The sensitive information waspassed on to intelligenceservices, amongst others the OSS(which only played a rolewhen the USA joined the war)39.Their job was to handle theknowledge and combine it with the intelligence their spies gatheredto devise plans to guide Allied landings40.Itis not unthinkable that inorder to keep the secret some units had to be sacrificed evenif saving them from peril was possible.Furthermore, knowing thepositions of units was notalways useful because in some cases it only helped to predictunavoidableattacks41.

Finally,cracking Enigma was a jointeffort between many mathematicians and not just Alan Turing alone42.Nevertheless hisworkledto the invention of the Bombe and the breakthrough in 194243that Bletchley Park needed tobetter supportBritain and the rest of the Allies in defeatingGermany. The accomplishments of the mathematician vastly shortenedthe war, which saved an estimate of 14 to 21 million lives44.Theachievements of the GC&CSthanks to the Bombe weredefinitely relevant to the outcome of WW2, considering they wereable to collect vitalinformation, which helped theAllies win the war muchfaster45.And althoughthere might have been other factors suchas the support of the US or mistakes made by the Axis powers,many of Alliessuccesses and victoriescan be traced back to GC&CS46.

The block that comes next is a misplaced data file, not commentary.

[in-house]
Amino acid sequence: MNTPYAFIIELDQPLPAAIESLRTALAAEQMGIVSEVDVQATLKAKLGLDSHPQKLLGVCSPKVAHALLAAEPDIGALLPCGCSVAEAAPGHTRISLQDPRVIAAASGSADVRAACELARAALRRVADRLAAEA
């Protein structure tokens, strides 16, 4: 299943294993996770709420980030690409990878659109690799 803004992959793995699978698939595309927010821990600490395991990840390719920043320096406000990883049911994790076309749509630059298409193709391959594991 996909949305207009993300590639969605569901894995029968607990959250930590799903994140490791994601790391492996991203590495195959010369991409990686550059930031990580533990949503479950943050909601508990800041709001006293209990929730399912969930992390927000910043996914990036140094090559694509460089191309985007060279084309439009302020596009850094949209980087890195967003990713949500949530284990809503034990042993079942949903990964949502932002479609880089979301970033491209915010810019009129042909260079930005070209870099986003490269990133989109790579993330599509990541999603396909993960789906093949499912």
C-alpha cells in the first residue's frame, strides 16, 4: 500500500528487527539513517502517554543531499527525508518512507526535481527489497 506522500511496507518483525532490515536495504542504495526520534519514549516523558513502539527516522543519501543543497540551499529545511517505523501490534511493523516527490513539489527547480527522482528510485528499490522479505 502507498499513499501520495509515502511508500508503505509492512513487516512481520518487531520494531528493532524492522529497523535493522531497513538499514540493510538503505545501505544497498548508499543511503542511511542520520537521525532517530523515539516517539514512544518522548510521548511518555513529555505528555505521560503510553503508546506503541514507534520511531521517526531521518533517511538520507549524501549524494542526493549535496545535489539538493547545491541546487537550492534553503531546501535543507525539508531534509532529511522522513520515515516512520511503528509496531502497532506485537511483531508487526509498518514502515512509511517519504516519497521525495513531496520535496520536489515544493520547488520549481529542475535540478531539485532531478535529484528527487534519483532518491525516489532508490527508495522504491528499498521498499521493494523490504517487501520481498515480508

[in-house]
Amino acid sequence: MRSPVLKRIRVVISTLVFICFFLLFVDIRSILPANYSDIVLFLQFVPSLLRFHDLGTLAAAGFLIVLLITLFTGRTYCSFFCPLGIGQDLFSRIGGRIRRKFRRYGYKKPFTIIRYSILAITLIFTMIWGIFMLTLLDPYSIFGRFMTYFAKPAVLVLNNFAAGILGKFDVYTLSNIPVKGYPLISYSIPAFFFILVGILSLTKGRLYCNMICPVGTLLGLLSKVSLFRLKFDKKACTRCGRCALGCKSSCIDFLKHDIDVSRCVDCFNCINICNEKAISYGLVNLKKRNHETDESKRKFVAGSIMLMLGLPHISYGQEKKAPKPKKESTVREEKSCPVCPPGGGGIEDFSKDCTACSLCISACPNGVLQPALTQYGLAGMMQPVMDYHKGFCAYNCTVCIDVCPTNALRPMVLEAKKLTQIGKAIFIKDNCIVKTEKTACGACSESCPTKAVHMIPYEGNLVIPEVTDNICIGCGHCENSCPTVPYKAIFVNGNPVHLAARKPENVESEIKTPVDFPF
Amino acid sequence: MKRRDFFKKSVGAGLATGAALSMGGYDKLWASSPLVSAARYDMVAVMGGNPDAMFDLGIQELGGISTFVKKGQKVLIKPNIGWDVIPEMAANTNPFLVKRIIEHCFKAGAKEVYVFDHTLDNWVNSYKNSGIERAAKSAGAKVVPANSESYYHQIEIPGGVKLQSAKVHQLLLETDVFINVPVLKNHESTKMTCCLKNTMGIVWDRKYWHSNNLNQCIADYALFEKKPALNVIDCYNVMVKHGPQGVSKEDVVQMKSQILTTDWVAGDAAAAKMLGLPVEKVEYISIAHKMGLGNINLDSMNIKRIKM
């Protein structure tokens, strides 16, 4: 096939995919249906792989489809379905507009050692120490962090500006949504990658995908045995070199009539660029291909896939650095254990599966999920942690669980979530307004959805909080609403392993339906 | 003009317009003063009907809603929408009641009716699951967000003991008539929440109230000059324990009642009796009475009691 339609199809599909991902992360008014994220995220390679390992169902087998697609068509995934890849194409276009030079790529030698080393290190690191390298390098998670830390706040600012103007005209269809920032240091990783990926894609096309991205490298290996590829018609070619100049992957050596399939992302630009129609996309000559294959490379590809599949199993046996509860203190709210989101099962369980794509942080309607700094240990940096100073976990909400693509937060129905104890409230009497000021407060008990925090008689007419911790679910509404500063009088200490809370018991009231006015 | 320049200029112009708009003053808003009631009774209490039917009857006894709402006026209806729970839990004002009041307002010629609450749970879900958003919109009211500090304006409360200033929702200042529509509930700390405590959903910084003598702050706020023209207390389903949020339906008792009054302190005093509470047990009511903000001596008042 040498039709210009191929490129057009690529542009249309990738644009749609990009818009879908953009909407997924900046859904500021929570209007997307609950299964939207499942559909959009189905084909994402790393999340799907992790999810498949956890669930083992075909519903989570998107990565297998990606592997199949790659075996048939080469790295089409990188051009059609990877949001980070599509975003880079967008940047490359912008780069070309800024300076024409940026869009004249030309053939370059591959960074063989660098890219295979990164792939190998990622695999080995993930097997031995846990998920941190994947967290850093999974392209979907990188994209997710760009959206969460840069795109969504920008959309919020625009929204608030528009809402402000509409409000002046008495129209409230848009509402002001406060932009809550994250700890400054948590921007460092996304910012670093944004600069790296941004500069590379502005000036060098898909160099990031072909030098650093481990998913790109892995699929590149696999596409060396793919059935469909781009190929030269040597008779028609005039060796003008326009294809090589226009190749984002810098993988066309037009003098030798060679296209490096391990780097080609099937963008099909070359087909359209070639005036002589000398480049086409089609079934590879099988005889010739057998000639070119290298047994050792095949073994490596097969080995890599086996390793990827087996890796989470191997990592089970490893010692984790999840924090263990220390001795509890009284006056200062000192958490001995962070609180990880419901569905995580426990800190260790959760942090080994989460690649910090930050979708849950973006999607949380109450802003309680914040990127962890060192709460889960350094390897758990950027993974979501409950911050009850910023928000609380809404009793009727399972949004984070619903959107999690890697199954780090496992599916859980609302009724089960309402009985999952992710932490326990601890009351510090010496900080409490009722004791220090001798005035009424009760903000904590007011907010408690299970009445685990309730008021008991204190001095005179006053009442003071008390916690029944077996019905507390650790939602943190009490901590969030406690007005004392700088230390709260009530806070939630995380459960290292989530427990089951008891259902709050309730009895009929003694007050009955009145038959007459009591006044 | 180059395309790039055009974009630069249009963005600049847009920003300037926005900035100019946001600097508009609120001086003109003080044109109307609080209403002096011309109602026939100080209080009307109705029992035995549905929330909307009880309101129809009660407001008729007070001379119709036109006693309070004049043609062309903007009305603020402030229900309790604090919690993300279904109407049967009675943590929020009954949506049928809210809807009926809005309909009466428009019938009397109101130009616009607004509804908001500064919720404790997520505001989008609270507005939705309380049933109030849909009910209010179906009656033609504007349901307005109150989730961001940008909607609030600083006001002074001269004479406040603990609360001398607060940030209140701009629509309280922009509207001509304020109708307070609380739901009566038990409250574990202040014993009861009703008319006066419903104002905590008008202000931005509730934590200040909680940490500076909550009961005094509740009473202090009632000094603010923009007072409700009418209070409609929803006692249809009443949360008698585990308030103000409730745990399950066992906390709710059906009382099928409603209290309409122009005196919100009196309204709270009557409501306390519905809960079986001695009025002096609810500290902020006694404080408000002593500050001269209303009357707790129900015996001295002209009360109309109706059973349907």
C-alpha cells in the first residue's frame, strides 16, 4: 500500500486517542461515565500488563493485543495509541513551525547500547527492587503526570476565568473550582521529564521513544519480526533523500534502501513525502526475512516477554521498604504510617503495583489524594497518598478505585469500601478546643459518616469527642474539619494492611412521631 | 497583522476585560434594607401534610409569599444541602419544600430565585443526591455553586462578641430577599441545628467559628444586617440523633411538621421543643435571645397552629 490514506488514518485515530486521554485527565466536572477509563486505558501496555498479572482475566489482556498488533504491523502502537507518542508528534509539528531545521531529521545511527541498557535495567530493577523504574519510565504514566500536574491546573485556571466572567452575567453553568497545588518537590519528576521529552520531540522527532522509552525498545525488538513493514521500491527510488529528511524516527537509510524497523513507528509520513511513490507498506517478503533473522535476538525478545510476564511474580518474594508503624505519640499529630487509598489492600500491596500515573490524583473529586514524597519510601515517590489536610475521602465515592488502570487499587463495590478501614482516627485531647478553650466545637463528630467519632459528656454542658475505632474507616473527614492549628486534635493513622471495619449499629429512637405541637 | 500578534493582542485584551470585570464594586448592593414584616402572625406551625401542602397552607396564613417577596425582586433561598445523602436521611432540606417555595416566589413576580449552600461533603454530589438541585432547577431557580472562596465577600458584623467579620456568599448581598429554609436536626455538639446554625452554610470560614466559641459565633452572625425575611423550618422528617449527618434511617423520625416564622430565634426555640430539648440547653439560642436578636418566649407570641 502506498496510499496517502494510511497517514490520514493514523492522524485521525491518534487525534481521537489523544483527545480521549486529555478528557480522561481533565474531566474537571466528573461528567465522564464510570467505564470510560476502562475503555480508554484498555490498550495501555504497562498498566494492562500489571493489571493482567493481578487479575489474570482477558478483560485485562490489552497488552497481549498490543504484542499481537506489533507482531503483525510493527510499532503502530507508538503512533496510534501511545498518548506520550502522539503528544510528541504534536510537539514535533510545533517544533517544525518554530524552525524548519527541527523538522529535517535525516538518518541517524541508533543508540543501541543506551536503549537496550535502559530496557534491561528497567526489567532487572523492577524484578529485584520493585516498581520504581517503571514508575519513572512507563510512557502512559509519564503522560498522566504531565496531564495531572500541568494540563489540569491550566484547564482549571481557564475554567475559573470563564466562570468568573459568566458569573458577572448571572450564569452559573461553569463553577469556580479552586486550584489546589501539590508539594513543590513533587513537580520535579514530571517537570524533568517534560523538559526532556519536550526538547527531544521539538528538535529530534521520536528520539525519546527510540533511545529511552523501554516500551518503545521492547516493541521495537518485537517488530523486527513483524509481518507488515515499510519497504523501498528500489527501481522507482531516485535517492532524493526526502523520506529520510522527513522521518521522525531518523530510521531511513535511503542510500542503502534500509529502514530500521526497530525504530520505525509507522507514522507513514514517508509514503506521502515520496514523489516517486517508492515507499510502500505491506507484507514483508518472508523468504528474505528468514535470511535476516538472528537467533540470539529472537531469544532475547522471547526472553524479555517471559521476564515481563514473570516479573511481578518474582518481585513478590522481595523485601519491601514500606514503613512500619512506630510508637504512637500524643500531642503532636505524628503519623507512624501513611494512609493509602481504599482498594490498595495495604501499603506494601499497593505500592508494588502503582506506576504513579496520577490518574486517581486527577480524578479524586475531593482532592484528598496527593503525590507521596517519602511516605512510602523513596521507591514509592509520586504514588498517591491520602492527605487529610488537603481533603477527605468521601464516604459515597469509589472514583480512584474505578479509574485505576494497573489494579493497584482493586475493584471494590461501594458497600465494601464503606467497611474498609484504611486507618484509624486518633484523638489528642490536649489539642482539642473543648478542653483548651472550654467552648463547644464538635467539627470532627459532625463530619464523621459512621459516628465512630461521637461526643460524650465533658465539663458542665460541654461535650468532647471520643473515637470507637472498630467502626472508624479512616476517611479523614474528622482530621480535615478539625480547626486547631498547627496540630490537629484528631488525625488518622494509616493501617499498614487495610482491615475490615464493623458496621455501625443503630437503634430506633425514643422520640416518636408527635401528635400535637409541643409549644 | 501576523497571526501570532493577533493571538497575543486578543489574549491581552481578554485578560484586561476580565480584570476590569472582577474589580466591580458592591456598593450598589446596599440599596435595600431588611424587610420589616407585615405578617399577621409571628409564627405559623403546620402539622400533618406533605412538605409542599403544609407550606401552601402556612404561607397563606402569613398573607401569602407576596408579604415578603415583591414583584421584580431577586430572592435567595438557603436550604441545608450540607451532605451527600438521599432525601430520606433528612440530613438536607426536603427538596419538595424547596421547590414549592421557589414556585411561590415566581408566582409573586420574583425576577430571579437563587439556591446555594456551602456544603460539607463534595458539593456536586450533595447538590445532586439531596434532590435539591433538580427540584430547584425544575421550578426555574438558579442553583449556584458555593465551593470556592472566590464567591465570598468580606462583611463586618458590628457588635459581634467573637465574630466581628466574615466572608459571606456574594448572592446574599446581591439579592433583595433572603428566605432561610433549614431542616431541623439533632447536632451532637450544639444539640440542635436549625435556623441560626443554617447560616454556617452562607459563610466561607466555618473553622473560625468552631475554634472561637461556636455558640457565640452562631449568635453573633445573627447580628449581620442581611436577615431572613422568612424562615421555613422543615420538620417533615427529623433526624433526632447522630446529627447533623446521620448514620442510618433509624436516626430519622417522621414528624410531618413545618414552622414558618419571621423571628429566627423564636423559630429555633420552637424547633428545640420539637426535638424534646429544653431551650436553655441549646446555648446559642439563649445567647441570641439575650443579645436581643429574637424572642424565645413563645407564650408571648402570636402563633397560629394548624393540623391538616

Onefamous example being D-Day, where codebreakers were able to finddetailed dataon defences in Normandy, makingthe landings possible47.Thusit can be said that Alan Turing wasanimportant figure behind the scenes in World War 2. Hiscontributions to mathematics and computer science were not onlyrelevant to the war but also to the development of modern technology.He was grantedposthumous royal pardon from the Queen in 2013 forbeing convicted for homosexuality48.Section 3: Reflection…